I don’t manage my stress as well as I should. It’s been one of those “chipaway” issues. I used to be better at it than I was now.
I mean, I used to live in a Zen center at one point.
Meditation, breathing, patience, calm, keeping cool and collected, these were all fine.
At school, today, I had an adrenaline dump, and that sort of scared me. I’ve been angry a lot lately, and trying to figure out why. The reasons are perhaps for a different post (not too likely as I try not to use the blog as "over-sharing therapy time"). But regardless of the reasons, I should be able to do better about the results. Without dedicating my life to living in a Zen center…
I don't know how it started!
You tasted something bitter in your mouth.
It was the adrenaline. The bitter taste was the adrenaline.
The above is from season two of the West Wing. I watched it the other night, as I’ve been rewatching some of my favorite parts of the show. In the episode, Josh is struggling with his stress, caused by trauma. I am so fortunate that mine is not trauma-induced. But watching the episode is how I knew it was an adrenaline rush at school. I had the bitter taste in my mouth.
So I got some good old-fashioned internet advice. Unlike Josh, on the show, I don’t access to some of the world’s best psychologists. Here’s what the net said:
1) Try to change the thing that is making you stressed. That is a bit out of control: my life. I’m not really very fulfilled, and, more importantly, feel as though I should be doing more. (So much for therapy on the blog!) What can I say? I hold myself to an inordinately high standard. When you do that you expect a payoff, even if you know it’s unrelated. It feels deserved. Usually teaching has been fun and entertaining, but that’s not true of my current position. So, since the entertainment is what used to get me to work in the morning combined with a noble sense of duty, and I feel my job is neither noble, nor entertaining, that’s unfortunate.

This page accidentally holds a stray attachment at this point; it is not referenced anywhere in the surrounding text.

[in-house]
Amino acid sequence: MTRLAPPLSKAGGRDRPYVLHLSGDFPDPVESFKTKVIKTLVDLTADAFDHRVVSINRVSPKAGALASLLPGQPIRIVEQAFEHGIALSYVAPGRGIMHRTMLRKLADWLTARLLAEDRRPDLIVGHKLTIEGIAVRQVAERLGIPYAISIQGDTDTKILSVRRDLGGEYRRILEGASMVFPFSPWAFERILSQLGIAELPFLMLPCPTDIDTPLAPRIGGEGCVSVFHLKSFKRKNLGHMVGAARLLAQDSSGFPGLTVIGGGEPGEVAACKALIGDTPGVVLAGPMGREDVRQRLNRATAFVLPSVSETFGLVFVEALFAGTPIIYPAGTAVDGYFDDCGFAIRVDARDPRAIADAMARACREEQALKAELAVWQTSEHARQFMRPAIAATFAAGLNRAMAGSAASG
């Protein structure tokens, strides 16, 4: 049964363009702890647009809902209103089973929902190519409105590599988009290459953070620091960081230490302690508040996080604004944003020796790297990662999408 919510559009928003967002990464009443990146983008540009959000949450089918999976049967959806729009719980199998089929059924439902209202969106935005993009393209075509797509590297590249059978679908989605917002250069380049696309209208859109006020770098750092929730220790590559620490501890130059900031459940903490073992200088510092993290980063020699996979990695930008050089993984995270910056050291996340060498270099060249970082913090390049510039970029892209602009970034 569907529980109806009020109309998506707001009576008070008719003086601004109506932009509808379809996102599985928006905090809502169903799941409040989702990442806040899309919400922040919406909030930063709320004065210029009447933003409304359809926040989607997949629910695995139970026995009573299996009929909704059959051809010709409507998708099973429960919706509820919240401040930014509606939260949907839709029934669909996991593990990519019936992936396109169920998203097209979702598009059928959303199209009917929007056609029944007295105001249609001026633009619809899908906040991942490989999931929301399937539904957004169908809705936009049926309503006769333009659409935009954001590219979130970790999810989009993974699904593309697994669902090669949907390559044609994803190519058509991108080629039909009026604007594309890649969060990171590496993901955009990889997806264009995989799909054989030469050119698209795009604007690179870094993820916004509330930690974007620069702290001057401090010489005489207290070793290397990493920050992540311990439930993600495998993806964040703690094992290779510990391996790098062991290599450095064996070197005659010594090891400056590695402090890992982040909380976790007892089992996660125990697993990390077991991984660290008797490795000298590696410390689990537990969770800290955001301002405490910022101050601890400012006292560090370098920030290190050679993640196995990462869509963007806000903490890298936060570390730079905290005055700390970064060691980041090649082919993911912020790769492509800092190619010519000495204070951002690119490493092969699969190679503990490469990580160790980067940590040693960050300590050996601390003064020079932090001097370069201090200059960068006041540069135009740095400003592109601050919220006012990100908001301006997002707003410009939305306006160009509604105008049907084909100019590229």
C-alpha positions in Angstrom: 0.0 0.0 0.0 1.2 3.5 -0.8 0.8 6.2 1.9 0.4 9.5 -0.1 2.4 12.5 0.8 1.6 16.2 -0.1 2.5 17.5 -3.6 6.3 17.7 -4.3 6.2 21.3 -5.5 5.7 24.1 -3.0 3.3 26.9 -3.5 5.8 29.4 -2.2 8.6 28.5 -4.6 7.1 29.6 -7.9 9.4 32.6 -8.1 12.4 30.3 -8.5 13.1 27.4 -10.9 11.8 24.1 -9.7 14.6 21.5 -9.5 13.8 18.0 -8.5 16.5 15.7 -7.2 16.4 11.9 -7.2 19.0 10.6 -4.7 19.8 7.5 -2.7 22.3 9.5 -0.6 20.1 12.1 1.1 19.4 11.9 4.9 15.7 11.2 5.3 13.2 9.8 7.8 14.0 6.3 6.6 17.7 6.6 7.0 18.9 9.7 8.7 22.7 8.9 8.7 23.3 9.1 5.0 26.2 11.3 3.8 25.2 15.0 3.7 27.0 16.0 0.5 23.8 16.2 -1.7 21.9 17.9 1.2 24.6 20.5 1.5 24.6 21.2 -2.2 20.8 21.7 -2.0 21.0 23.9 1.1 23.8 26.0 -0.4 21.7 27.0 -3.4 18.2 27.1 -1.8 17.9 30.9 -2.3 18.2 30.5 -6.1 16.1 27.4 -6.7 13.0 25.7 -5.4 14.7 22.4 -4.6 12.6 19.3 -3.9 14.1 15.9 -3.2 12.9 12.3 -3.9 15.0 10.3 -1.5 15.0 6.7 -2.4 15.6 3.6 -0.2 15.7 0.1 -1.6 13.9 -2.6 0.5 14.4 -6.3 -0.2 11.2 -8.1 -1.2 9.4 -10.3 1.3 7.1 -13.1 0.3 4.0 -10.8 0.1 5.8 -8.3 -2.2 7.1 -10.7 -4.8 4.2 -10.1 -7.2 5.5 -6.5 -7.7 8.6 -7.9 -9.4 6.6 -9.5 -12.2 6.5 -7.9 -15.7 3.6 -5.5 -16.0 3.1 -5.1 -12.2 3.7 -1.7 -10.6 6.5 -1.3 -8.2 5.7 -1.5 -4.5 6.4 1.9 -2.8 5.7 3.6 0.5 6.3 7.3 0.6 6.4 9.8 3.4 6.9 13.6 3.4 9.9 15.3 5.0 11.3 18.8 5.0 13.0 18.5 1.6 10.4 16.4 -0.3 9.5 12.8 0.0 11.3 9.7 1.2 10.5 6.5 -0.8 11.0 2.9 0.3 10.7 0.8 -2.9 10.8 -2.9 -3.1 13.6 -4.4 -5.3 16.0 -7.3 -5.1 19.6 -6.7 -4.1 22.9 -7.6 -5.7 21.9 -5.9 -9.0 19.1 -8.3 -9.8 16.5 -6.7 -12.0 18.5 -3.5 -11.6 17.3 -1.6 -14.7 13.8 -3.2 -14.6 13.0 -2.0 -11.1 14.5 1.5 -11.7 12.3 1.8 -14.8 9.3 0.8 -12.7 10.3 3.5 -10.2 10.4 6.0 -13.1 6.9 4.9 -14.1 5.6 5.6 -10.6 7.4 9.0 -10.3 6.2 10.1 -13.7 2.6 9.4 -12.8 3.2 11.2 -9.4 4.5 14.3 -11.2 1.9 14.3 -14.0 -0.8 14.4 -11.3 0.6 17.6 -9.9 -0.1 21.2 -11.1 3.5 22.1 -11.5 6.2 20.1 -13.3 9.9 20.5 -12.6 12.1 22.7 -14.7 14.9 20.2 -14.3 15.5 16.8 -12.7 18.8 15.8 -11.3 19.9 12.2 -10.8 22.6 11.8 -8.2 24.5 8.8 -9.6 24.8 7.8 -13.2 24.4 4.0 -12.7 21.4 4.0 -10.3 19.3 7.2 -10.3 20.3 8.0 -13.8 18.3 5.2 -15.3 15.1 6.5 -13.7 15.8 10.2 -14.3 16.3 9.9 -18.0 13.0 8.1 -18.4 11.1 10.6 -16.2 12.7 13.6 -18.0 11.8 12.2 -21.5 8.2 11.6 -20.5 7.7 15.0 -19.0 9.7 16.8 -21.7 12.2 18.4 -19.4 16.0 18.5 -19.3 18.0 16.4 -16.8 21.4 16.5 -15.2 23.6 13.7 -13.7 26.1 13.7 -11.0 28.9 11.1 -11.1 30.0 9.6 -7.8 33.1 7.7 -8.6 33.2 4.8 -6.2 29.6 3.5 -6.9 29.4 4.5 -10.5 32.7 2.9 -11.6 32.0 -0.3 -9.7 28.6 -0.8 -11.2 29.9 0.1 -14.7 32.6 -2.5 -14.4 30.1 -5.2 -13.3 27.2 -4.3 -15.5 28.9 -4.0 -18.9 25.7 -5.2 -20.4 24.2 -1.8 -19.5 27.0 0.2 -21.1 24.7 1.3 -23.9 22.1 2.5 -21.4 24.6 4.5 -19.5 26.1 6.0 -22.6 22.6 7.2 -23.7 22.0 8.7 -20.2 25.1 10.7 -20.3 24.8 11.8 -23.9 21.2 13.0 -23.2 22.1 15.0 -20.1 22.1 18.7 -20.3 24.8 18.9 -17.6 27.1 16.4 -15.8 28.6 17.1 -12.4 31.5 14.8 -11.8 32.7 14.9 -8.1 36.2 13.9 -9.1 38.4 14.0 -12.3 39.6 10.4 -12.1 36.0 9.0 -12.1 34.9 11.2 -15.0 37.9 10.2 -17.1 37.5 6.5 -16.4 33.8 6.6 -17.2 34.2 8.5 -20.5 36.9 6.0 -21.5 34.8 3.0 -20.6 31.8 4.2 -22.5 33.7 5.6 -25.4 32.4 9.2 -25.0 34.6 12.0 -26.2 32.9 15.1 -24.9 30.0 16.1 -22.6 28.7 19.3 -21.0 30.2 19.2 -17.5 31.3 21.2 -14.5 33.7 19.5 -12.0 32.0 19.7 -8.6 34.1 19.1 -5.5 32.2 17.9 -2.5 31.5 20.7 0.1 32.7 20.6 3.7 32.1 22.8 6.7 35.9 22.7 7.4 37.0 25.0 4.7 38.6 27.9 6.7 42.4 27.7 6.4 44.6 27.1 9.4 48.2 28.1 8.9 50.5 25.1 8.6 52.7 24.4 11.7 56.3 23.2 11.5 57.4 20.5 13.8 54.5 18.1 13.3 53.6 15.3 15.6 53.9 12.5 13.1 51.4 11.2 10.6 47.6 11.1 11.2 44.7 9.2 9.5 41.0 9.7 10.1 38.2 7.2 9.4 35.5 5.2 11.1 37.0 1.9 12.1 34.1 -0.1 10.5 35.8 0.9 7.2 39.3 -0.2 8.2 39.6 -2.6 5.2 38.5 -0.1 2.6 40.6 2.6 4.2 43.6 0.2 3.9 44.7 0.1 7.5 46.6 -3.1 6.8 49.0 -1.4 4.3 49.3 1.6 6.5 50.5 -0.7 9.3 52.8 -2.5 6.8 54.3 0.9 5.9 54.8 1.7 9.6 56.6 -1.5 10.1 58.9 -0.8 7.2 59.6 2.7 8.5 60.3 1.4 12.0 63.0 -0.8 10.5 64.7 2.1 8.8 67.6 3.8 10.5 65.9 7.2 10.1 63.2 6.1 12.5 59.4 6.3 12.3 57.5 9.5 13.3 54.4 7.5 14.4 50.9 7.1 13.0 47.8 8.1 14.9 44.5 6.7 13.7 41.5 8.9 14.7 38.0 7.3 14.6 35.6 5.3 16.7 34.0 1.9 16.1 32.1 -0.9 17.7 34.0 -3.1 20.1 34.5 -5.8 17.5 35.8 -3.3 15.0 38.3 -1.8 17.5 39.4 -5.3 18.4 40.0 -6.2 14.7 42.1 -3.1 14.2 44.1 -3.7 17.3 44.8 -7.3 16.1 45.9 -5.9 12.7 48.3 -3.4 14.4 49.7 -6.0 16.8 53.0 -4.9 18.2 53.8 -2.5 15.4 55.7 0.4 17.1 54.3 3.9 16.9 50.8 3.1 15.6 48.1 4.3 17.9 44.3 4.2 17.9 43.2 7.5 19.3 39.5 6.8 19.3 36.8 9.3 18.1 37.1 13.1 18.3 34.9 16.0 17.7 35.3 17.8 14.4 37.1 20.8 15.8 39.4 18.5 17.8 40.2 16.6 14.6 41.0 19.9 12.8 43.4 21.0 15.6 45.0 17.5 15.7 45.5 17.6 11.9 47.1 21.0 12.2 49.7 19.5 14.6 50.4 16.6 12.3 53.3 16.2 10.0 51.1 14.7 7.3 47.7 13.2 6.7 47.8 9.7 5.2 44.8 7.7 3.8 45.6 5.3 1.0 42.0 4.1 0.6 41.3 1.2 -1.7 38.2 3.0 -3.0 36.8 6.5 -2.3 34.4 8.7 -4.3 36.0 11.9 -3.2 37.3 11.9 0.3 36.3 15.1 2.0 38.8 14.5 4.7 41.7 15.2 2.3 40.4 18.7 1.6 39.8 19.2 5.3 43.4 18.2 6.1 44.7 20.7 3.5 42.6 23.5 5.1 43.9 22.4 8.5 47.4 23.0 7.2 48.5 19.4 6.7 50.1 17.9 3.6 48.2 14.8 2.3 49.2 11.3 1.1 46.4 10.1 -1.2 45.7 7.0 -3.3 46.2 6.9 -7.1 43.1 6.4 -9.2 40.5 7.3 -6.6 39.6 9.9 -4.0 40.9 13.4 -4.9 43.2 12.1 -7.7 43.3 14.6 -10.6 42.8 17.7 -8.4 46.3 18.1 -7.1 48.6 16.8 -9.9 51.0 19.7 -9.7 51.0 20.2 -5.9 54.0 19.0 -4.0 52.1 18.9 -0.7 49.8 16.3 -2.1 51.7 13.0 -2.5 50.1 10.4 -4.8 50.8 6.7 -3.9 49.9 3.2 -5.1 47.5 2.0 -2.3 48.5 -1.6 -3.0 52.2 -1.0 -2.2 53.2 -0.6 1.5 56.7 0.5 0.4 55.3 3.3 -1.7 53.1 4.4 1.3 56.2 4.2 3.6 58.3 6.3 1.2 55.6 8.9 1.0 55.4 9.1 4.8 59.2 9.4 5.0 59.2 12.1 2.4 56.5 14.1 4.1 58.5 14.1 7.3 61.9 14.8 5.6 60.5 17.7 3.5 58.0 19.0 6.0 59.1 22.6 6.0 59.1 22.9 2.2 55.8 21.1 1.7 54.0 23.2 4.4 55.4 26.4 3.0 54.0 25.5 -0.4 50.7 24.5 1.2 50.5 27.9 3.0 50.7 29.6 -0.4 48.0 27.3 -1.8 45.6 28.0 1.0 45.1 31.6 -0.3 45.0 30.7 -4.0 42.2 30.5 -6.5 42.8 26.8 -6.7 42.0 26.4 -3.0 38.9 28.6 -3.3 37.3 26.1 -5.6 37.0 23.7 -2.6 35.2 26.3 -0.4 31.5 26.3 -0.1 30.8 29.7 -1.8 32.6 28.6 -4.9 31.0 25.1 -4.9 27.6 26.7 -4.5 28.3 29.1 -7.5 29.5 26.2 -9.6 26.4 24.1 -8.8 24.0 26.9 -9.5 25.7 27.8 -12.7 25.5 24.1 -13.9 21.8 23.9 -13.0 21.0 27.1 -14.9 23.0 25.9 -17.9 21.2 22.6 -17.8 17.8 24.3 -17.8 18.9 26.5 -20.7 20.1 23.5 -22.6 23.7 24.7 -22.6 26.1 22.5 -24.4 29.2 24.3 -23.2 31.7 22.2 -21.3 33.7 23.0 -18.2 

Classes have been going on for five or six weeks now, and the initial rush dying. A bunch of my coworkers are noticeably more piqued than usual. We’re settling in, and the romanticism of the summer’s justifications is wearing off.
2) Promote better sleeping patterns. If anything, lately, my sleeping patterns have been worse. I’m hitting snooze more, staying up, starting to get bags under my eyes.
3) Make time to do things you enjoy. Nope! I’ve been cutting them out, actually. Usually I’m okay with this, but, for the past month and a half I’ve been sitting around, bored, unable to afford what I want to do.
4) Surround yourself with people that make you happy. This rides off of the above. I can’t justify the expense of going out to dinner with friends when I need to be counting pennies. Counting pennies, in general, drives folk mad. The lengthy isolation isn’t helping. I certainly need more local friends. Most of my good friends live on the other side of the United States.
5) Exercise regularly. I’ve stopped taking walks. I did them for pleasure, then necessity. Then I got a car, and the necessity faded. Vallejo is not a walking community, to say the least.
6,7) Eat healthy and Decrease the amount of caffeine and alcohol you consume. I am eating a large carb load once a day, with few fresh fruits and vegetables. I had cut out caffeine, and then reintroduced it. With sugar. And then began to rely on it. So that’s not good… But, hey, I don’t drink.
8) Help others. I do teach for a living. I think I’m okay on this. It has helped – those few moments at work that have been fulfilling have been one-on-one helping students in crisis.
9) Do yoga. You can’t make me.
The other source of my stress, besides my work, is that I’m moving in a couple of weeks. Luckily, this is a good thing for many of these problems. It means I can walk again. Hang out with friends again. Eat better and drink less caffeine. Make time for my enjoyments.
All to the good! But God, it’s stressful. I wanted to be settled by now. And I knew this was coming. But ugh. Each time you move, you have to clean, pack up your life, and I think by the nature of the exercise, reflect on where you are in your life. And, as I mentioned above, I wanted to be further along in life. I expected I’d be doing better by now.
My twenties were admirable. Thanks to certain privations, I managed my finances superbly, and still managed to have fun. I traveled, made friends, and completed milestones. But in the end, I’m staring at less than a year to 30, and I’m single, doing a job I’m not satisfied with (much less thrilled) and just…not there yet.
I wanted to be married at 25, kids by 30.
So now I’m moving down to Berkeley to take at least a year off for my personal life. Hey, with luck, I’ll find someone nice and fall madly in love, all the while as we complement each other’s life goals and values, and then move in together with a healthy dual income to a nice place by ourselves where we can pursue our dreams.
Time for a little me time. Here’s hoping that Berkeley does the trick. I think it will.